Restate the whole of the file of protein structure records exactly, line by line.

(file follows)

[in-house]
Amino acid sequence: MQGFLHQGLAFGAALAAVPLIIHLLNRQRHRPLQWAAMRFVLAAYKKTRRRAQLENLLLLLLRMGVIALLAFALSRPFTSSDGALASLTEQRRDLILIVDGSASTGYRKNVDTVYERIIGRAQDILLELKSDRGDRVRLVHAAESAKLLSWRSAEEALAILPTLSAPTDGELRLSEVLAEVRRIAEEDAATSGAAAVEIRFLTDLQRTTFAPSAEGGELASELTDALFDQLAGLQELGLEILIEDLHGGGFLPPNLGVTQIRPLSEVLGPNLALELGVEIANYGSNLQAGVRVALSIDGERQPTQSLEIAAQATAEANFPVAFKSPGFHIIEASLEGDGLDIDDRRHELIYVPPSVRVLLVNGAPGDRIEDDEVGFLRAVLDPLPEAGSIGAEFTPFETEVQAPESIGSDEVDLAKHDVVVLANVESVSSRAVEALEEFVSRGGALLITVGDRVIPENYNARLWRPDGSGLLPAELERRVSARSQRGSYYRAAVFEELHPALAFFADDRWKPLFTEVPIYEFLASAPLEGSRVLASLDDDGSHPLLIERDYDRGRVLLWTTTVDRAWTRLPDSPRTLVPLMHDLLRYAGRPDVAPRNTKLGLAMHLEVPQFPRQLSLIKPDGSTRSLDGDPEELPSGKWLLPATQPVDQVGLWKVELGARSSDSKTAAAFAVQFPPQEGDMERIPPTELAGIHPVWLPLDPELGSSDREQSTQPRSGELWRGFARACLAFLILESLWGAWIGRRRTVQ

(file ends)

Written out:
[in-house]
Amino acid sequence: MQGFLHQGLAFGAALAAVPLIIHLLNRQRHRPLQWAAMRFVLAAYKKTRRRAQLENLLLLLLRMGVIALLAFALSRPFTSSDGALASLTEQRRDLILIVDGSASTGYRKNVDTVYERIIGRAQDILLELKSDRGDRVRLVHAAESAKLLSWRSAEEALAILPTLSAPTDGELRLSEVLAEVRRIAEEDAATSGAAAVEIRFLTDLQRTTFAPSAEGGELASELTDALFDQLAGLQELGLEILIEDLHGGGFLPPNLGVTQIRPLSEVLGPNLALELGVEIANYGSNLQAGVRVALSIDGERQPTQSLEIAAQATAEANFPVAFKSPGFHIIEASLEGDGLDIDDRRHELIYVPPSVRVLLVNGAPGDRIEDDEVGFLRAVLDPLPEAGSIGAEFTPFETEVQAPESIGSDEVDLAKHDVVVLANVESVSSRAVEALEEFVSRGGALLITVGDRVIPENYNARLWRPDGSGLLPAELERRVSARSQRGSYYRAAVFEELHPALAFFADDRWKPLFTEVPIYEFLASAPLEGSRVLASLDDDGSHPLLIERDYDRGRVLLWTTTVDRAWTRLPDSPRTLVPLMHDLLRYAGRPDVAPRNTKLGLAMHLEVPQFPRQLSLIKPDGSTRSLDGDPEELPSGKWLLPATQPVDQVGLWKVELGARSSDSKTAAAFAVQFPPQEGDMERIPPTELAGIHPVWLPLDPELGSSDREQSTQPRSGELWRGFARACLAFLILESLWGAWIGRRRTVQ